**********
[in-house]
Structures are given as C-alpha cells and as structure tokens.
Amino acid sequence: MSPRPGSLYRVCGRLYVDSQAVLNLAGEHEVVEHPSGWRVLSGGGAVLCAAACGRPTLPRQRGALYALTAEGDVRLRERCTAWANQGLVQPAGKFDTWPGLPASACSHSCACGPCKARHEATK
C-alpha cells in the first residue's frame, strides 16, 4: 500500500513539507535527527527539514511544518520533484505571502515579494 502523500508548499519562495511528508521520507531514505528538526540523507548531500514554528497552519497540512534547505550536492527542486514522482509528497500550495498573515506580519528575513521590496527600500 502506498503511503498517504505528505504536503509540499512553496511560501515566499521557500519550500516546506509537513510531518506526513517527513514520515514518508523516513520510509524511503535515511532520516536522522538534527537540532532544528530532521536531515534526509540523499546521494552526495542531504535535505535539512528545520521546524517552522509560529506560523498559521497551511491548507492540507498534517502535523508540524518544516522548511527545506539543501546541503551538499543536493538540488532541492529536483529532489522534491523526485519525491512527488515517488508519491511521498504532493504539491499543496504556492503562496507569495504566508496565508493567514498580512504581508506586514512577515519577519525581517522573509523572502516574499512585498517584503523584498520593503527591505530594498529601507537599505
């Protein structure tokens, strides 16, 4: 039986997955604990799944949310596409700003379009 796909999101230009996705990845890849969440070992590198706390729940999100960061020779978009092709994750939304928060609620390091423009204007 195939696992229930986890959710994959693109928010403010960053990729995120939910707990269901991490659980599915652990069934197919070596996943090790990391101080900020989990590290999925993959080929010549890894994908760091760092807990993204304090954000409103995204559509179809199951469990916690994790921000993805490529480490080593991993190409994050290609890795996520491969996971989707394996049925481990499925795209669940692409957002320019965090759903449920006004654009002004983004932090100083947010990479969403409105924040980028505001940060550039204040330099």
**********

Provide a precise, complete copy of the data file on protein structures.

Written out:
[in-house]
Structures are given as C-alpha cells and as structure tokens.
Amino acid sequence: MSPRPGSLYRVCGRLYVDSQAVLNLAGEHEVVEHPSGWRVLSGGGAVLCAAACGRPTLPRQRGALYALTAEGDVRLRERCTAWANQGLVQPAGKFDTWPGLPASACSHSCACGPCKARHEATK
C-alpha cells in the first residue's frame, strides 16, 4: 500500500513539507535527527527539514511544518520533484505571502515579494 502523500508548499519562495511528508521520507531514505528538526540523507548531500514554528497552519497540512534547505550536492527542486514522482509528497500550495498573515506580519528575513521590496527600500 502506498503511503498517504505528505504536503509540499512553496511560501515566499521557500519550500516546506509537513510531518506526513517527513514520515514518508523516513520510509524511503535515511532520516536522522538534527537540532532544528530532521536531515534526509540523499546521494552526495542531504535535505535539512528545520521546524517552522509560529506560523498559521497551511491548507492540507498534517502535523508540524518544516522548511527545506539543501546541503551538499543536493538540488532541492529536483529532489522534491523526485519525491512527488515517488508519491511521498504532493504539491499543496504556492503562496507569495504566508496565508493567514498580512504581508506586514512577515519577519525581517522573509523572502516574499512585498517584503523584498520593503527591505530594498529601507537599505
């Protein structure tokens, strides 16, 4: 039986997955604990799944949310596409700003379009 796909999101230009996705990845890849969440070992590198706390729940999100960061020779978009092709994750939304928060609620390091423009204007 195939696992229930986890959710994959693109928010403010960053990729995120939910707990269901991490659980599915652990069934197919070596996943090790990391101080900020989990590290999925993959080929010549890894994908760091760092807990993204304090954000409103995204559509179809199951469990916690994790921000993805490529480490080593991993190409994050290609890795996520491969996971989707394996049925481990499925795209669940692409957002320019965090759903449920006004654009002004983004932090100083947010990479969403409105924040980028505001940060550039204040330099």